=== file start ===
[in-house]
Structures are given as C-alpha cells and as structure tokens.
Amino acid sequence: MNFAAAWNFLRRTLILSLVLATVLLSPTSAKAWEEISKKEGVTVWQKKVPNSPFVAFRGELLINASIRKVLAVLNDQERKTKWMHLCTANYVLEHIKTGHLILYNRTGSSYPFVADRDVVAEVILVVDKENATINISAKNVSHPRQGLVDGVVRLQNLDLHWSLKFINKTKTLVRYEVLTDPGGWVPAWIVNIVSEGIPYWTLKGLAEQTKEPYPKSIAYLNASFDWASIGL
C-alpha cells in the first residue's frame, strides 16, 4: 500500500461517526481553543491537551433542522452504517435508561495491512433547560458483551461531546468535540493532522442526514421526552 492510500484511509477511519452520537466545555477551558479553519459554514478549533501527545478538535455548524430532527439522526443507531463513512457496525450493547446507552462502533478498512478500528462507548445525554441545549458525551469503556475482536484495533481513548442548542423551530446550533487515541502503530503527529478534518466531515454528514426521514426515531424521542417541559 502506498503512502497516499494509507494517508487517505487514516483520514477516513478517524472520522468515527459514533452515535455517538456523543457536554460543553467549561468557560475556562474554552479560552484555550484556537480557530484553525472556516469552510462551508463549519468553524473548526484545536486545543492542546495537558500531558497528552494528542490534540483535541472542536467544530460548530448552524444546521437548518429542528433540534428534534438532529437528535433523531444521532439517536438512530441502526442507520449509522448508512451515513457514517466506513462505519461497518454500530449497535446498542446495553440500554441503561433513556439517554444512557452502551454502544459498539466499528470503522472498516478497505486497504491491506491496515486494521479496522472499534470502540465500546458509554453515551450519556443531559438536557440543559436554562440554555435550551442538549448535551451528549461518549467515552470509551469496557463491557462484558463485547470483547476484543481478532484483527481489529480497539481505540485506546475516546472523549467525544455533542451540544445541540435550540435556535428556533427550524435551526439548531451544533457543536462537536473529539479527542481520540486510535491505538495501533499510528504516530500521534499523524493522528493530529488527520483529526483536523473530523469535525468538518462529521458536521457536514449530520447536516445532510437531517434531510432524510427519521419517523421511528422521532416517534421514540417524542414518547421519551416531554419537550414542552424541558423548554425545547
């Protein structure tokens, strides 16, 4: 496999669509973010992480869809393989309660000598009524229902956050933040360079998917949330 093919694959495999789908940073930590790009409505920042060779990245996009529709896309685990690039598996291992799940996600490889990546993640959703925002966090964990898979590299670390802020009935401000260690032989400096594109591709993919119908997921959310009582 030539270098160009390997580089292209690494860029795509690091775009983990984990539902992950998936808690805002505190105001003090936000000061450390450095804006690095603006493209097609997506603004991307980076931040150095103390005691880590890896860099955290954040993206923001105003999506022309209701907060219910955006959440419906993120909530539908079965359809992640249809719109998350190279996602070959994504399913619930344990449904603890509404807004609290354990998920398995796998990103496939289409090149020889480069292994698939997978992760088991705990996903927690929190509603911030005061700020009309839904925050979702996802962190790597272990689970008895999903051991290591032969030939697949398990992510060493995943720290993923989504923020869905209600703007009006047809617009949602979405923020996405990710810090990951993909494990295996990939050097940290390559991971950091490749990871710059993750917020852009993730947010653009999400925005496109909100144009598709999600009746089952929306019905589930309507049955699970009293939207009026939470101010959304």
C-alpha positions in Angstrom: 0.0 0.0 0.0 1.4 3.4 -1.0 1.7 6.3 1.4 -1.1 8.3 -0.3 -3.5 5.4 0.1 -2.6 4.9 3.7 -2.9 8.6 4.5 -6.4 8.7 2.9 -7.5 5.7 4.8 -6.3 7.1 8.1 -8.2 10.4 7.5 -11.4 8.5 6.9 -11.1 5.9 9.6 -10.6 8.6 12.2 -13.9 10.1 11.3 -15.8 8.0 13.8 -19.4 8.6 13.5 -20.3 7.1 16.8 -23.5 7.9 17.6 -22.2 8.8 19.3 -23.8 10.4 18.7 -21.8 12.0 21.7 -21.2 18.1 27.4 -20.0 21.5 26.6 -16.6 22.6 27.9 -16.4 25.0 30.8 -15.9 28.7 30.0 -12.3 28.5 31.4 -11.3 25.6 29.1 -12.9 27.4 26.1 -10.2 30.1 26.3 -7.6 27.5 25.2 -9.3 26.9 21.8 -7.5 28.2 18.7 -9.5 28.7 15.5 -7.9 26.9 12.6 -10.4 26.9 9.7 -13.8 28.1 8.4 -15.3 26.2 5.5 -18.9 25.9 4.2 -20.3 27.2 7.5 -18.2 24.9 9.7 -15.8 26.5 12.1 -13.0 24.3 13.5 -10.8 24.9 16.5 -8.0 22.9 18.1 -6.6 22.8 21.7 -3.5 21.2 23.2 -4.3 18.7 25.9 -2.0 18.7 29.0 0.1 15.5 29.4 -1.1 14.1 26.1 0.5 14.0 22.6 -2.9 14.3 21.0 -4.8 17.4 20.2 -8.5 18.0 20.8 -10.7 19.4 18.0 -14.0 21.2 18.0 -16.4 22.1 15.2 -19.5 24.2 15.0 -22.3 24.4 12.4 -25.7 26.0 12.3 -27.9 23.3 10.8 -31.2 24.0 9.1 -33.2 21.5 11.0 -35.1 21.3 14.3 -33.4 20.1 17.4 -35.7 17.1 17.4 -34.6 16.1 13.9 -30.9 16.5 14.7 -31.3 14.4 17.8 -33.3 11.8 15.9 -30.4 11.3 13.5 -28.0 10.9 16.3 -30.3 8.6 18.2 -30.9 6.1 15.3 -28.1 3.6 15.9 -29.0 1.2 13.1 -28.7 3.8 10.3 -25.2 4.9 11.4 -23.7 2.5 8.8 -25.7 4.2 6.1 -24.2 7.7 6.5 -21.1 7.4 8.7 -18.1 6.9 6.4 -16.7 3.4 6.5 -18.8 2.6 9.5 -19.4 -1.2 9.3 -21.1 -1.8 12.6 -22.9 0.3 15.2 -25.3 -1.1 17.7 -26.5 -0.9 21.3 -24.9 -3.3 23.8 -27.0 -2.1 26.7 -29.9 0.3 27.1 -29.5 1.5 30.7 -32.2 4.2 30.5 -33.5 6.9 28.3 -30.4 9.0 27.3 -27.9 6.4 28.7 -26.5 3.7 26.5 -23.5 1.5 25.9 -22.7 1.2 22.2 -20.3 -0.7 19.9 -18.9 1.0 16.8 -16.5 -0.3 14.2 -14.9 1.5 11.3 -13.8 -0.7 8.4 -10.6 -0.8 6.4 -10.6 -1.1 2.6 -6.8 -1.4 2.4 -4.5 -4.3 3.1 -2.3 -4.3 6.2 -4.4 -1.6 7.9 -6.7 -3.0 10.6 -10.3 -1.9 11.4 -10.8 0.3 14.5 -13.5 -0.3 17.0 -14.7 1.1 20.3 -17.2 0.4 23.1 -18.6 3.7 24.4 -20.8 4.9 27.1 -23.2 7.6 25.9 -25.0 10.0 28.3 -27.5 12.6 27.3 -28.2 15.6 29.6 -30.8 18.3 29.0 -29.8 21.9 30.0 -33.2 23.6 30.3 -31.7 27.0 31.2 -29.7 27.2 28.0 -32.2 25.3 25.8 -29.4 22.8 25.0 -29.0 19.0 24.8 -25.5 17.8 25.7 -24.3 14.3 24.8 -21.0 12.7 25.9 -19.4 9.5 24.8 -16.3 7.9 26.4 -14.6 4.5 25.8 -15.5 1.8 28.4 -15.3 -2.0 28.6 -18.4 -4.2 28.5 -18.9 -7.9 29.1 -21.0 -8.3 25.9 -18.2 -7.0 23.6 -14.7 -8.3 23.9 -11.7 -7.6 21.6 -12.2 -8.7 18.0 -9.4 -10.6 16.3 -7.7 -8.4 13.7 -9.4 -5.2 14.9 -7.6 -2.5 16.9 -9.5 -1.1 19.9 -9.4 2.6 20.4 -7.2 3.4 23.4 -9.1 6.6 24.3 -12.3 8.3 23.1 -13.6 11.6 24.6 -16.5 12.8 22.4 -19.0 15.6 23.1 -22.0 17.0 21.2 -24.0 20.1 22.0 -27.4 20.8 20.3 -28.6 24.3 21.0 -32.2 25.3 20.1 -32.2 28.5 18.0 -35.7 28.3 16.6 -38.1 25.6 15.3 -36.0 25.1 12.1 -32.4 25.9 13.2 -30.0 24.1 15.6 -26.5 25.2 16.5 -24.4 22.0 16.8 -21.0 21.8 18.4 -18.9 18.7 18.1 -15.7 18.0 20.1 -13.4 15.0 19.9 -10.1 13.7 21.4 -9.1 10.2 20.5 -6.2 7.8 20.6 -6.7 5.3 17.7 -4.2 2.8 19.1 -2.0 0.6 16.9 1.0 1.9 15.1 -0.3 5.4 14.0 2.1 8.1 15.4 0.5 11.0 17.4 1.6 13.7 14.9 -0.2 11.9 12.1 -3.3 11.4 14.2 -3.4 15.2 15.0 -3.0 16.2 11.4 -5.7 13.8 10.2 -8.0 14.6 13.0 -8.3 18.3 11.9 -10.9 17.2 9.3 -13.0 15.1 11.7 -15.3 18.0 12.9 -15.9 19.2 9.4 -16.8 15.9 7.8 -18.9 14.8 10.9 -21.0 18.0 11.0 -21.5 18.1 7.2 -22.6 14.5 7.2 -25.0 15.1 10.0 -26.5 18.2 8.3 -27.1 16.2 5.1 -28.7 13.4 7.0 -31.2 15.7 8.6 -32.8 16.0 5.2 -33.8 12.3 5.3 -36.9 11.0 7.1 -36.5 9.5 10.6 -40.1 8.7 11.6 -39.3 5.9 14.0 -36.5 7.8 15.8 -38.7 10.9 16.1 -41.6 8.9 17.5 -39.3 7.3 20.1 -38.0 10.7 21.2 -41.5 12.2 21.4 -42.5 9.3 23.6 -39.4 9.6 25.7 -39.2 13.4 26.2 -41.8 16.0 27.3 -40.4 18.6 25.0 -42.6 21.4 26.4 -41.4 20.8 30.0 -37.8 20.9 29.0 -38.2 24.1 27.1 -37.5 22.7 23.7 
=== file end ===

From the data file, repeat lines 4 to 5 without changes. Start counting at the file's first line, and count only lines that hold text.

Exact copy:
C-alpha cells in the first residue's frame, strides 16, 4: 500500500461517526481553543491537551433542522452504517435508561495491512433547560458483551461531546468535540493532522442526514421526552 492510500484511509477511519452520537466545555477551558479553519459554514478549533501527545478538535455548524430532527439522526443507531463513512457496525450493547446507552462502533478498512478500528462507548445525554441545549458525551469503556475482536484495533481513548442548542423551530446550533487515541502503530503527529478534518466531515454528514426521514426515531424521542417541559 502506498503512502497516499494509507494517508487517505487514516483520514477516513478517524472520522468515527459514533452515535455517538456523543457536554460543553467549561468557560475556562474554552479560552484555550484556537480557530484553525472556516469552510462551508463549519468553524473548526484545536486545543492542546495537558500531558497528552494528542490534540483535541472542536467544530460548530448552524444546521437548518429542528433540534428534534438532529437528535433523531444521532439517536438512530441502526442507520449509522448508512451515513457514517466506513462505519461497518454500530449497535446498542446495553440500554441503561433513556439517554444512557452502551454502544459498539466499528470503522472498516478497505486497504491491506491496515486494521479496522472499534470502540465500546458509554453515551450519556443531559438536557440543559436554562440554555435550551442538549448535551451528549461518549467515552470509551469496557463491557462484558463485547470483547476484543481478532484483527481489529480497539481505540485506546475516546472523549467525544455533542451540544445541540435550540435556535428556533427550524435551526439548531451544533457543536462537536473529539479527542481520540486510535491505538495501533499510528504516530500521534499523524493522528493530529488527520483529526483536523473530523469535525468538518462529521458536521457536514449530520447536516445532510437531517434531510432524510427519521419517523421511528422521532416517534421514540417524542414518547421519551416531554419537550414542552424541558423548554425545547
């Protein structure tokens, strides 16, 4: 496999669509973010992480869809393989309660000598009524229902956050933040360079998917949330 093919694959495999789908940073930590790009409505920042060779990245996009529709896309685990690039598996291992799940996600490889990546993640959703925002966090964990898979590299670390802020009935401000260690032989400096594109591709993919119908997921959310009582 030539270098160009390997580089292209690494860029795509690091775009983990984990539902992950998936808690805002505190105001003090936000000061450390450095804006690095603006493209097609997506603004991307980076931040150095103390005691880590890896860099955290954040993206923001105003999506022309209701907060219910955006959440419906993120909530539908079965359809992640249809719109998350190279996602070959994504399913619930344990449904603890509404807004609290354990998920398995796998990103496939289409090149020889480069292994698939997978992760088991705990996903927690929190509603911030005061700020009309839904925050979702996802962190790597272990689970008895999903051991290591032969030939697949398990992510060493995943720290993923989504923020869905209600703007009006047809617009949602979405923020996405990710810090990951993909494990295996990939050097940290390559991971950091490749990871710059993750917020852009993730947010653009999400925005496109909100144009598709999600009746089952929306019905589930309507049955699970009293939207009026939470101010959304």